As the months roll on, living through this pandemic, the amount of change that we all face is both amazing and intense. Things we never before imagined, have now become second nature. The workplace, church, school – no longer operate as they once did. Rhythms of social life, personal life, church life are rearranged. And while at first these changes were externally generated, soon enough they have become internally generated – a ‘reaction response’ to maintain our health and our balance. Over time they have become amplified, and the result is exhausting.
Maybe this explains the pushback I see, when new patterns of behavior emerge.
“There is too much change”. “We need a rest”. “I want things back the way they were before.”
Those called to positions of leadership must have courage – courage to face, embrace, and lead through change – even when the pace is unrelenting, the ‘hurt’ is ubiquitous, and weariness is a common language. How does one live through change, much less lead through change, without succumbing to complacency? Or anxiety?
Resilience. Patience. Connectedness.
I remember reading a piece in one of my journals that used the phrase: “the paradox of embedded agency”. “Since leaders (those with ‘agency’) work within established systems of rules, roles, and expectations (they are ‘embedded’) how can they imagine new & necessary ideas or changes; moreover get others to adopt them? Either the leader already buys into that structure, and thus cannot think outside the box – or – everyone else does and thus they will not accept change.” That’s the paradox.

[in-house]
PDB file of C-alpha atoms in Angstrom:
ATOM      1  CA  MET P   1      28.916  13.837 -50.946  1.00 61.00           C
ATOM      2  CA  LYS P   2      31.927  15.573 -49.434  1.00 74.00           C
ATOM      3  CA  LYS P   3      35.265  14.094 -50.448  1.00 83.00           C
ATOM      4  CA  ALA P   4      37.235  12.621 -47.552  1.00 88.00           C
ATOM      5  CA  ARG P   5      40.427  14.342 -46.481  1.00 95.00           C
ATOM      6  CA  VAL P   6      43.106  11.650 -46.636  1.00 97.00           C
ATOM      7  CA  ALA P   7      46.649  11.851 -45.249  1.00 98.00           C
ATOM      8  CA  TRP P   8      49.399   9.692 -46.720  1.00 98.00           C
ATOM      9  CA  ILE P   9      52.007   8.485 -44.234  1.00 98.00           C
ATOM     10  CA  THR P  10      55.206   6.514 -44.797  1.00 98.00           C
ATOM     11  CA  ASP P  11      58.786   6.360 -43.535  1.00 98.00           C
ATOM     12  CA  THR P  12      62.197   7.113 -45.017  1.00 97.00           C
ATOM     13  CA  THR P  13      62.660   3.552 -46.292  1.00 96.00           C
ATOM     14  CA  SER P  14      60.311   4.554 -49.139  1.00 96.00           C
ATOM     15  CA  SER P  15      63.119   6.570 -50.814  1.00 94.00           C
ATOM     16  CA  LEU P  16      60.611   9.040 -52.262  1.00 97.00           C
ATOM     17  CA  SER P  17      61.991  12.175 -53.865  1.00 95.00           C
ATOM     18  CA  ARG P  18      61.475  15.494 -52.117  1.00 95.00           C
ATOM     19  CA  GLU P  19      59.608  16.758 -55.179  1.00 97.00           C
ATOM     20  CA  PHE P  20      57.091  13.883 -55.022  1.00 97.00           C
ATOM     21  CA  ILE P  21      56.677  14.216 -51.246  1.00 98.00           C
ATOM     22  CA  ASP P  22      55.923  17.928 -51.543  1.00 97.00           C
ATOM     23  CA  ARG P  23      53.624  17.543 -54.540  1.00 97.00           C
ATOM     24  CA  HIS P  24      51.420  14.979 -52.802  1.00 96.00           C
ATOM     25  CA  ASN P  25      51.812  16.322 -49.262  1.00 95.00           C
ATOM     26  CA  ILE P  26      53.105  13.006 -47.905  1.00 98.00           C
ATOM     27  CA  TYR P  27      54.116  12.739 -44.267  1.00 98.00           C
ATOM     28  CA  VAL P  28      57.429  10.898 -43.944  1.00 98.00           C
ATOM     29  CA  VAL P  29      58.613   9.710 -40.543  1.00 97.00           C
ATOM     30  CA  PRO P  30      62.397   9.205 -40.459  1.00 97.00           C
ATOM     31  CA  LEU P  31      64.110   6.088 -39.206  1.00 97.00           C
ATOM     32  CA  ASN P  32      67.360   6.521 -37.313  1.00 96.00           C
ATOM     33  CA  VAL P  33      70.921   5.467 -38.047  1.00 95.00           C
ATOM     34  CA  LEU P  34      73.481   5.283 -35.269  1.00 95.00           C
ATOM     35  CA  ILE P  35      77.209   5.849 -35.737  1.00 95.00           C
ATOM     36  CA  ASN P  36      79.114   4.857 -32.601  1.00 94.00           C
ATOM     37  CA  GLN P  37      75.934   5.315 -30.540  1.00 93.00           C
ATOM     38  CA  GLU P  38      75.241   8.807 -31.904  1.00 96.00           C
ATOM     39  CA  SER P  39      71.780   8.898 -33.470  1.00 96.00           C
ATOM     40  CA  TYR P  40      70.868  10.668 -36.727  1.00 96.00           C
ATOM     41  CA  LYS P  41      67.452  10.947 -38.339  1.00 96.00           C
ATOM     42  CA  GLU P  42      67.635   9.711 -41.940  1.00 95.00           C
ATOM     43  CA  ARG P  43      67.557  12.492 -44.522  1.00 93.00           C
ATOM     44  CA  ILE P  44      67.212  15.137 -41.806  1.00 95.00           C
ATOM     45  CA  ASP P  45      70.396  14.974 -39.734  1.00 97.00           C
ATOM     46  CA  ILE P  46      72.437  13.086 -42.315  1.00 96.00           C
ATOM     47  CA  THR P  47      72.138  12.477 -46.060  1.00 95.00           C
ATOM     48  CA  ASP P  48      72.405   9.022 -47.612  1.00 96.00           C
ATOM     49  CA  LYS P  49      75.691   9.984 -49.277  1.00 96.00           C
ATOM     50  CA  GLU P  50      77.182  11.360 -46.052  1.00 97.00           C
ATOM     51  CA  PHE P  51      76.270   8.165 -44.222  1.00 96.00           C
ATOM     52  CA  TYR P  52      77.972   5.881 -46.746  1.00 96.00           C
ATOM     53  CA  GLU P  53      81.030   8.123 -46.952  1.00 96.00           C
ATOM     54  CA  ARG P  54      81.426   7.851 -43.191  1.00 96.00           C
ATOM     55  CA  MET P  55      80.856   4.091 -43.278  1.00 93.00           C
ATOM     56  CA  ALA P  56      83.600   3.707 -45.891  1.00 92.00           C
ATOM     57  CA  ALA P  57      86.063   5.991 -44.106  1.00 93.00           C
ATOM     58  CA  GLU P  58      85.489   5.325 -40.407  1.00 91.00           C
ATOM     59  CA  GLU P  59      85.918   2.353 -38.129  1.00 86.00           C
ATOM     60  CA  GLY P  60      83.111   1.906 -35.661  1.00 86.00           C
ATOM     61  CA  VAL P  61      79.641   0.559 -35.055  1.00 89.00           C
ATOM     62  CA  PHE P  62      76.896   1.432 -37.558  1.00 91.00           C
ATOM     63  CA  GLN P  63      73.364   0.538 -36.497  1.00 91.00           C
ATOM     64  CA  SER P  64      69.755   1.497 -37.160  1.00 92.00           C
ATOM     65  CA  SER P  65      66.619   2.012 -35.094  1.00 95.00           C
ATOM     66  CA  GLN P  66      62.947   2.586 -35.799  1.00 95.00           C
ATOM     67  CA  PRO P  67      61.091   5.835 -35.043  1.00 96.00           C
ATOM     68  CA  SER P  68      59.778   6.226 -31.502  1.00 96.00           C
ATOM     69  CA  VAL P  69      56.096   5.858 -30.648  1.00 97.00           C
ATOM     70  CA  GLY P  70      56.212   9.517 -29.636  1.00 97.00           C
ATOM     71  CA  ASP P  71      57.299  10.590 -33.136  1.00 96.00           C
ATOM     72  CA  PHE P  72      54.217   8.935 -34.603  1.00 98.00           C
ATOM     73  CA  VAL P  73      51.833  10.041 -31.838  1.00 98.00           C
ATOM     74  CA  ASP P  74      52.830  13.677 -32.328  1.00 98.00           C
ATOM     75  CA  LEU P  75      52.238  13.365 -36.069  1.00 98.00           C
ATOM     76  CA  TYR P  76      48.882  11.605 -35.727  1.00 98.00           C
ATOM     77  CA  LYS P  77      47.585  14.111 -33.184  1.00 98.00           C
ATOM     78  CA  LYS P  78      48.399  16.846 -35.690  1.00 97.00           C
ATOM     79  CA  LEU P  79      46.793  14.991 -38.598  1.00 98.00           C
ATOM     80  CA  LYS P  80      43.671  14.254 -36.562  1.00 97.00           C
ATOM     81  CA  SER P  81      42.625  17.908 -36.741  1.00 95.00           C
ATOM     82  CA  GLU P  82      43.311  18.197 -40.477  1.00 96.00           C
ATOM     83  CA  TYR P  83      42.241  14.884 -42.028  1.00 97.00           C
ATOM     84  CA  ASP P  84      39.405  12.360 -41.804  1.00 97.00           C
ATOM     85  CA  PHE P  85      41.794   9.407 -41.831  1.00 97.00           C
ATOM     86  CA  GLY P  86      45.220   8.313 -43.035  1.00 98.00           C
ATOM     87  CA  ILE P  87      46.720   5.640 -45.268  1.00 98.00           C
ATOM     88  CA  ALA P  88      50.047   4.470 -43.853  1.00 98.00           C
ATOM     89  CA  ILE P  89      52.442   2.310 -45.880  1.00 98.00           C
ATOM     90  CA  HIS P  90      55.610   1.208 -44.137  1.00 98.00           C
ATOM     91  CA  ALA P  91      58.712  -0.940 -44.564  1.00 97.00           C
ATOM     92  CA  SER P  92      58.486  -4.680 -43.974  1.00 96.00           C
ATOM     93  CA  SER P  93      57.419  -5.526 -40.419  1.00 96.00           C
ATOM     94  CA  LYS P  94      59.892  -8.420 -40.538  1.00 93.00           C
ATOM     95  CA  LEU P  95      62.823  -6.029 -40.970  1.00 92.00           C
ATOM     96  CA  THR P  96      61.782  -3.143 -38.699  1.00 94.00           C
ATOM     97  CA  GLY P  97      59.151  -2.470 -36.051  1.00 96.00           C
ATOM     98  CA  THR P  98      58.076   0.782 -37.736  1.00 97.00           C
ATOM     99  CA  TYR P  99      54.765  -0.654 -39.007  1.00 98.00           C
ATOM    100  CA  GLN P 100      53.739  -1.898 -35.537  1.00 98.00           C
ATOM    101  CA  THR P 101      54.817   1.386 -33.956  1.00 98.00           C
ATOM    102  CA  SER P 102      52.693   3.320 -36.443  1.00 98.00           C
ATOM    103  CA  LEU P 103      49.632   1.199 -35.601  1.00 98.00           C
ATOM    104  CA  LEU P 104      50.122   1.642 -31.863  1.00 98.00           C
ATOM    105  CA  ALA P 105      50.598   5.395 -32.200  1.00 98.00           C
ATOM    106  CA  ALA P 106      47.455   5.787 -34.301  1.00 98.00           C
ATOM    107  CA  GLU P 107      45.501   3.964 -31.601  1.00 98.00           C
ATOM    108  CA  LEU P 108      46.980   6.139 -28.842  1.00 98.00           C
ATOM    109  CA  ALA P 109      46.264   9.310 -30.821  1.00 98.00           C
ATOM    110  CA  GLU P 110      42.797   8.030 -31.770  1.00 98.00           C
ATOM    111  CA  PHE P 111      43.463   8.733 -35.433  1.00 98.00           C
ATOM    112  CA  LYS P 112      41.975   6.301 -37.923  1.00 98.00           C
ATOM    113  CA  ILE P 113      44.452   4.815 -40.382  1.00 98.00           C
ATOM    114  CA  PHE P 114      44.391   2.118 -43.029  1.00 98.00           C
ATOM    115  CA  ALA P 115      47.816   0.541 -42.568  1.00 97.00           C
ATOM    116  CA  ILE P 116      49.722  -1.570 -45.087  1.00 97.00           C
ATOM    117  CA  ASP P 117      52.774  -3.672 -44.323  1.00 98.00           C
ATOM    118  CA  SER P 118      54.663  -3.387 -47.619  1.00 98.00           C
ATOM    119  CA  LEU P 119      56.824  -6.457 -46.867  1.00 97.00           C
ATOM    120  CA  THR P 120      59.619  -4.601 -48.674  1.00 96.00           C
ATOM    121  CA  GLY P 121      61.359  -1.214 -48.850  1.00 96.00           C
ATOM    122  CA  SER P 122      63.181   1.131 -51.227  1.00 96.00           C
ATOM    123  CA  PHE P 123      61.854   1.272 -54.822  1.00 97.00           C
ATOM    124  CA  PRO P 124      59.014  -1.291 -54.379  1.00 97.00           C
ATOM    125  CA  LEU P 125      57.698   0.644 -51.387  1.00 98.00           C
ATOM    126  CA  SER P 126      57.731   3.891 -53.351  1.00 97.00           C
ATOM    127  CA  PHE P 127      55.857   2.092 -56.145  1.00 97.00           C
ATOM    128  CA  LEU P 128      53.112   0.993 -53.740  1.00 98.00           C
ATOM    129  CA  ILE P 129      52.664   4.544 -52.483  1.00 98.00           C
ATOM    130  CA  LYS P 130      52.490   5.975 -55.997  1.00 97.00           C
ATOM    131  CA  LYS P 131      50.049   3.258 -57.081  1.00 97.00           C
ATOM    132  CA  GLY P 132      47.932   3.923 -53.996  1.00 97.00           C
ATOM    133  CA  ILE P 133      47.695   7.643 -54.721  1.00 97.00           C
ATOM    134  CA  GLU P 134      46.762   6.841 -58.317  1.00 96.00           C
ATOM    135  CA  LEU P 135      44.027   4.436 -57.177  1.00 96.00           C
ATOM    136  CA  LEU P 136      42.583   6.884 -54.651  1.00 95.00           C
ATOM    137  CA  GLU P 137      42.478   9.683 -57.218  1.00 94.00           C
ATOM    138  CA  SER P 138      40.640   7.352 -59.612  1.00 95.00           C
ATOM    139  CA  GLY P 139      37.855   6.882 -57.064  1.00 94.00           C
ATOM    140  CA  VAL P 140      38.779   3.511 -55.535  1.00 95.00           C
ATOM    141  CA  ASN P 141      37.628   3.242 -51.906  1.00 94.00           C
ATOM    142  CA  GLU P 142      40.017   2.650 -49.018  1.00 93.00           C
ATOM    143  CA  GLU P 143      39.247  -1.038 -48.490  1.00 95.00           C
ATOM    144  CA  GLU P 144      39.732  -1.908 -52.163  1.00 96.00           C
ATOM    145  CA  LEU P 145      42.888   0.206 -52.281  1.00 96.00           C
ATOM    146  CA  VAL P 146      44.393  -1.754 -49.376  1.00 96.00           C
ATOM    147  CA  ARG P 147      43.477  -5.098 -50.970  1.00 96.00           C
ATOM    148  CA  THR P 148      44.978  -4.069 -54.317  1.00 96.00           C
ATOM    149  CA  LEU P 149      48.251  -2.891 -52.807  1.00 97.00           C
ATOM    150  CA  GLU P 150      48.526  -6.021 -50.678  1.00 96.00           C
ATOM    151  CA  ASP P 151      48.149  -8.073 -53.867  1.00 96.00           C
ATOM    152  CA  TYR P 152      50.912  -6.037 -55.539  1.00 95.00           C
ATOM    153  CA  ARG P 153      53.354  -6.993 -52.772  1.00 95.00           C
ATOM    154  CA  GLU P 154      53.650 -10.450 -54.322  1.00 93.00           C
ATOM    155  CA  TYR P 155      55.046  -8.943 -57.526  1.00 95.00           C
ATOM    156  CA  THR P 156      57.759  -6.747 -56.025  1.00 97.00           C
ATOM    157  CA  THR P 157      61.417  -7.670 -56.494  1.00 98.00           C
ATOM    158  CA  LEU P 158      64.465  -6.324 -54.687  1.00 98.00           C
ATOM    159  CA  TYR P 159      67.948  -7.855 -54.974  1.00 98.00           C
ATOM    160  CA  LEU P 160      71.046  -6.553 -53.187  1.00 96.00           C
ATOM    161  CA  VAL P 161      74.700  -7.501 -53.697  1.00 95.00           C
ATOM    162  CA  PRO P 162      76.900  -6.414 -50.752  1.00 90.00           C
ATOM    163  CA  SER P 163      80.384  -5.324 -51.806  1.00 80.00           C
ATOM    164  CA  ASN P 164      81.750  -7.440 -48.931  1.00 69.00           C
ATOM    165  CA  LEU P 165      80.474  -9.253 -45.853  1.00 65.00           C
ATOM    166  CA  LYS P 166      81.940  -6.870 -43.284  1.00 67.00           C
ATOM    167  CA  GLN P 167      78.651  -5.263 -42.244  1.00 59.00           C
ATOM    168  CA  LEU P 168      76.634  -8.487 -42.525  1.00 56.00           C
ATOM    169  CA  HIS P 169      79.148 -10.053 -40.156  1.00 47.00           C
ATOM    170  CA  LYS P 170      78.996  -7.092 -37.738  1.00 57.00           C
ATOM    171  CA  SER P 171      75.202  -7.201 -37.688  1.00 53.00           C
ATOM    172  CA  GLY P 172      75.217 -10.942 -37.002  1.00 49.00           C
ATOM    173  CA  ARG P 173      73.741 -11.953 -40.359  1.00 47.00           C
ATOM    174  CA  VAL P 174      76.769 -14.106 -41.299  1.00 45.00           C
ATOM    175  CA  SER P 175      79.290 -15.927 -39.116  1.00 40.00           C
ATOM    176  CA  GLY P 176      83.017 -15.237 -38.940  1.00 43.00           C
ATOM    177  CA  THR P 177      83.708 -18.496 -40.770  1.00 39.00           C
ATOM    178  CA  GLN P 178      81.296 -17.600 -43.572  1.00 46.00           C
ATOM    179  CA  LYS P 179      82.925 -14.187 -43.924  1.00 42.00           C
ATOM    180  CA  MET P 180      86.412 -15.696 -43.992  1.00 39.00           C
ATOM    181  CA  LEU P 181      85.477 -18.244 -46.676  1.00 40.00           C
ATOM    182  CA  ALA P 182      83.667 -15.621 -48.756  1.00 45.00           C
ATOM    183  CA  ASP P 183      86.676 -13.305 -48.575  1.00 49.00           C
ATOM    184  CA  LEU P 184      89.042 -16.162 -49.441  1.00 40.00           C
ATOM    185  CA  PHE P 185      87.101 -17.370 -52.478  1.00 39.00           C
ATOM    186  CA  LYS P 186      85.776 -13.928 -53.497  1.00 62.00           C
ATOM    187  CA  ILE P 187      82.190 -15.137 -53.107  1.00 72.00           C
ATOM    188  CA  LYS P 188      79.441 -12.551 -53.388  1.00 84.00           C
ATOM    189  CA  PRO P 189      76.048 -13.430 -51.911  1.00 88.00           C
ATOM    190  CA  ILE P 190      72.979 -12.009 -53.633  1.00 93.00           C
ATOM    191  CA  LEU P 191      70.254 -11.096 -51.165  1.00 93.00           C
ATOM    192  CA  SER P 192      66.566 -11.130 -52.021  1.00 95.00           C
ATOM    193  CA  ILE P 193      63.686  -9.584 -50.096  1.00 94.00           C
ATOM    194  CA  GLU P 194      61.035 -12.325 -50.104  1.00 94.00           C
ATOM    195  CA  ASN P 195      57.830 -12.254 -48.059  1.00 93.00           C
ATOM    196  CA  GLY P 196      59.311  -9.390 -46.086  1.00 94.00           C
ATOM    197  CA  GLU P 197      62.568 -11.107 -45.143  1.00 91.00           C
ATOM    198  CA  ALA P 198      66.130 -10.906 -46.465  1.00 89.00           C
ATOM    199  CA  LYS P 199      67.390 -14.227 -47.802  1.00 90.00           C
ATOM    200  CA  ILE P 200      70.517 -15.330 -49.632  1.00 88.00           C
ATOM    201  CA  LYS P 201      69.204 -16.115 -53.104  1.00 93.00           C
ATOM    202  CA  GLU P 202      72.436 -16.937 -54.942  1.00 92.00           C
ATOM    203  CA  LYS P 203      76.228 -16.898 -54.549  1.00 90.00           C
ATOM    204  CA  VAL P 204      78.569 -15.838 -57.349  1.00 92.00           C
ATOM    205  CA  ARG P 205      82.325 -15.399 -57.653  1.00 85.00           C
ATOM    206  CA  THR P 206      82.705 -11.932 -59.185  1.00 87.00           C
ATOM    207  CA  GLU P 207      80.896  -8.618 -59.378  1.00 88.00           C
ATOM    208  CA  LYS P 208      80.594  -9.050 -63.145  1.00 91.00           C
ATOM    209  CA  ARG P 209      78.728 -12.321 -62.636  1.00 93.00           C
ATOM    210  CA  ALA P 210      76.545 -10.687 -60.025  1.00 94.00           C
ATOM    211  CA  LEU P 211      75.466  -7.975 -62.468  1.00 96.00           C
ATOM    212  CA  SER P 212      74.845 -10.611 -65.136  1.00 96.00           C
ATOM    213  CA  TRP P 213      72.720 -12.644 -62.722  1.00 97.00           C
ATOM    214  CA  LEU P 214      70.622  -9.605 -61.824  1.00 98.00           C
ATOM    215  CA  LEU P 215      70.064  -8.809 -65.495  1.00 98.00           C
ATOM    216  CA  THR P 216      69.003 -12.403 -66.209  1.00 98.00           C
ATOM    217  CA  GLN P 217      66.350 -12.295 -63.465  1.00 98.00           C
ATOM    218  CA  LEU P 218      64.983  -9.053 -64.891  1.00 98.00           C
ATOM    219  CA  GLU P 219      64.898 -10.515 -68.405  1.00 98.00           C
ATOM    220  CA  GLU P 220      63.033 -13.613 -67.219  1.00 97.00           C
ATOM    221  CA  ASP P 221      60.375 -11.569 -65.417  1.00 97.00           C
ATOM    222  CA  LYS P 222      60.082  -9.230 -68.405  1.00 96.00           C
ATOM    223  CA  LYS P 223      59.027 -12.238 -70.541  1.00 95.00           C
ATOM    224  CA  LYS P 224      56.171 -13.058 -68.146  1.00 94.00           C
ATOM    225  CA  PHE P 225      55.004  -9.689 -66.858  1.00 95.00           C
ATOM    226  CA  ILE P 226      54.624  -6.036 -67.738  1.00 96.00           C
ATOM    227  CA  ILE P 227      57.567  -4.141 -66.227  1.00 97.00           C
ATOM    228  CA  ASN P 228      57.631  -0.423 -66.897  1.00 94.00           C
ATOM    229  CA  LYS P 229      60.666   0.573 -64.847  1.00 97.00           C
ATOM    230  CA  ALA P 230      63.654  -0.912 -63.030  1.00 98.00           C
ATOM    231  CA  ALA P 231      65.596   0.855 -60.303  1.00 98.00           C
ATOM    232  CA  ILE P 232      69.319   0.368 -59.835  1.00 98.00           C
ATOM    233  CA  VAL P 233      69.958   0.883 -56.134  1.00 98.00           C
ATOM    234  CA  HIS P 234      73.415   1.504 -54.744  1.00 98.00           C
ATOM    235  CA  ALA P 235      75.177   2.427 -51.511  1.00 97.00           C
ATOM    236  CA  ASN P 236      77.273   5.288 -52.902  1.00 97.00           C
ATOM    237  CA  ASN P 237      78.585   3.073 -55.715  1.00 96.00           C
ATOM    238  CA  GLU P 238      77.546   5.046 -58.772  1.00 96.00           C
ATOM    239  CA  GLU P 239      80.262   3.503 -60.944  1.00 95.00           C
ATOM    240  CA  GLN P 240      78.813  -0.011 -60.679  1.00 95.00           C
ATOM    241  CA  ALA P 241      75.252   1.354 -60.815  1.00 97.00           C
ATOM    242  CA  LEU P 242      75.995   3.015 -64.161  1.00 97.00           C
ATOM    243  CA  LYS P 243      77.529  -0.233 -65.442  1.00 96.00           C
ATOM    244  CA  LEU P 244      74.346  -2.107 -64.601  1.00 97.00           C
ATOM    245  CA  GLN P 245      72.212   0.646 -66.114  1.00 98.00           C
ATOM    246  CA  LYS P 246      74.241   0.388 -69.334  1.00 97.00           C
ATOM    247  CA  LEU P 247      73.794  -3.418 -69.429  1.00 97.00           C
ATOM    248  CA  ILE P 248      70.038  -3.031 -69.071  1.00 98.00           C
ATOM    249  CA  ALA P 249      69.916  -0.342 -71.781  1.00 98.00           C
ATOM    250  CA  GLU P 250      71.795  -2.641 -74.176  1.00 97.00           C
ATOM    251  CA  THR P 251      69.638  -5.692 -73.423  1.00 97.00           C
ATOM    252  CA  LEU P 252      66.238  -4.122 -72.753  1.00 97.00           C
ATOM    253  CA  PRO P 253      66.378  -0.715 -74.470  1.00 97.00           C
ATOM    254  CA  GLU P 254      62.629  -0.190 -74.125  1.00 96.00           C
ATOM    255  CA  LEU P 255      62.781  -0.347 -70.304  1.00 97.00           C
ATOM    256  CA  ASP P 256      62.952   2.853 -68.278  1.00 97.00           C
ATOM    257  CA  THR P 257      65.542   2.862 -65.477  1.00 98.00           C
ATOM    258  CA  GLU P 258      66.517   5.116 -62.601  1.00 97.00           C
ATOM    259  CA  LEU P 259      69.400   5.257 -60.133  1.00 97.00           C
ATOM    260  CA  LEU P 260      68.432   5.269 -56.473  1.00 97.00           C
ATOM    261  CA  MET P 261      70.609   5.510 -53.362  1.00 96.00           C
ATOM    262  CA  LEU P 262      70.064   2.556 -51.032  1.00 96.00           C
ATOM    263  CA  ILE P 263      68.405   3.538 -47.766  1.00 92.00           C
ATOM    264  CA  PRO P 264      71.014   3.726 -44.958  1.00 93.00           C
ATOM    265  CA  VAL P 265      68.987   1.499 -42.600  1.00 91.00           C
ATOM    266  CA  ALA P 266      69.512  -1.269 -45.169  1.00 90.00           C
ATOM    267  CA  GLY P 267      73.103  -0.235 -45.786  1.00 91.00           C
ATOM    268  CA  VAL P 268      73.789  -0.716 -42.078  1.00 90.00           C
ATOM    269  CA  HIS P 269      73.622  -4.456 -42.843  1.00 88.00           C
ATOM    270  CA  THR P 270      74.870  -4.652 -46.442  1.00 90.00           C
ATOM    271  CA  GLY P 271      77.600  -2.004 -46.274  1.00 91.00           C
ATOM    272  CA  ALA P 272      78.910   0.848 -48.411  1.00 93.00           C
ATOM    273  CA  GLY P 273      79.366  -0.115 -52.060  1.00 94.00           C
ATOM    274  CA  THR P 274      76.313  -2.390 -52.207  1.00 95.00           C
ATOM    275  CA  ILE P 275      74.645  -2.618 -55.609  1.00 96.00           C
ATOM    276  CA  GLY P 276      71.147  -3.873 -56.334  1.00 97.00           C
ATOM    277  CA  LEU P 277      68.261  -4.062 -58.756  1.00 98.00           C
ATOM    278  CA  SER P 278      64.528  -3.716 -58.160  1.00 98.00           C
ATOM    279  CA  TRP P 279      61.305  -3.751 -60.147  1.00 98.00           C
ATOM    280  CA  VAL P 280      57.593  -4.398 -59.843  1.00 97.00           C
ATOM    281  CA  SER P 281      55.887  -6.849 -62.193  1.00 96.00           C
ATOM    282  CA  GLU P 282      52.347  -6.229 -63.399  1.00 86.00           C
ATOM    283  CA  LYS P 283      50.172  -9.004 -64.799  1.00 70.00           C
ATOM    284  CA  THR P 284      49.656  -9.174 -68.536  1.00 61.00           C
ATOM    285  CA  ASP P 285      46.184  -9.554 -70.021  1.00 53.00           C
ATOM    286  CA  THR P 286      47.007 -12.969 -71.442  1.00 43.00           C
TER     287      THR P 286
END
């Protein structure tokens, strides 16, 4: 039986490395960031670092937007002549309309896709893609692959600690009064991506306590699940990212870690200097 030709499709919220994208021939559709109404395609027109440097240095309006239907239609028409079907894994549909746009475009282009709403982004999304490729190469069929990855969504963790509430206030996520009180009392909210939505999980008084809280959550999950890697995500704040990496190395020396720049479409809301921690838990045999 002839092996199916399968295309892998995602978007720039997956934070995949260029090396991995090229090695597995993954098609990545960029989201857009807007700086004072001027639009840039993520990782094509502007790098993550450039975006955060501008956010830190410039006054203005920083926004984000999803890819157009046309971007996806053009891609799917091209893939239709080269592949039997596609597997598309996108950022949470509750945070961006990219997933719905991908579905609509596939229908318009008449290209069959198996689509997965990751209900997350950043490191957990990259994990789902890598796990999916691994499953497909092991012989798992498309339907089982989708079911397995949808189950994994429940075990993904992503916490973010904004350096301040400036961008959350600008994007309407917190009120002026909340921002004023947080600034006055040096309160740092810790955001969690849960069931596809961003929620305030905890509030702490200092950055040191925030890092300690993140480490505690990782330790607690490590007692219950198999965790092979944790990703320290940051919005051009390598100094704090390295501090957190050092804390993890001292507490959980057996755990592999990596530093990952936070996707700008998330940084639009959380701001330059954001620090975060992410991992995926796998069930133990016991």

Response? 3 things matter. First – try to understand resistance to change – the what, where/why of it. But do so in an appreciative way. Second – leaders know that they must make sense of a new direction so that others feel willing to go there. Third – they adeptly use local language and symbols, in a patient process of persuasion – to bring comfort, purpose, and confidence to new patterns of behavior. In other words: Caring. Teaching. Honoring.
Three basic and essential dynamics for moving onward.
A pastoral, theological thought: Leaders who successfully guide through change do not sever compassion from courage. Neither did Jesus. He did not wait for calmer days, or complete approval before speaking, or acting, as he did. With boldness, he sought out the outcast, he loved the unlovely, he faced resistance, in a way that merged courage with compassion. This paradox – to care for; to teach; to honor – all people, served as the foundation of Jesus’ ministry. That’s a lesson worth learning. I try to learn a little of that lesson every day.
Learning with you –
A few practical points of information:
- Christmas Eve Services, December 24. Two (2) services will be offered in the Sanctuary at Grace: 3pm and 8pm. By holding the services this far apart, there will be time for proper ventilation and sanitizing of the Sanctuary.
- Wear your mask!
- Communion will be ‘self-administered’. Meaning: the Sacrament will be consecrated at the altar, then taken to the distribution tables. Each wafer (bread) is placed individually in a small container; each small cup of wine is individually prepared (safely – with sanitized hands, gloves, and masks worn – by our Altar Guild). Ushers (wearing masks) will direct congregants (wearing masks) to the distribution table at which, individuals will “take the bread” and “take the wine” by their own hand.
- Seating in the pews. Please sit AT THE BLUE TAPE (shaped in the form of a cross) rather than BETWEEN the tapes. In doing this, everyone is “socially distanced”. Couples/families/households may of course sit together in a cluster.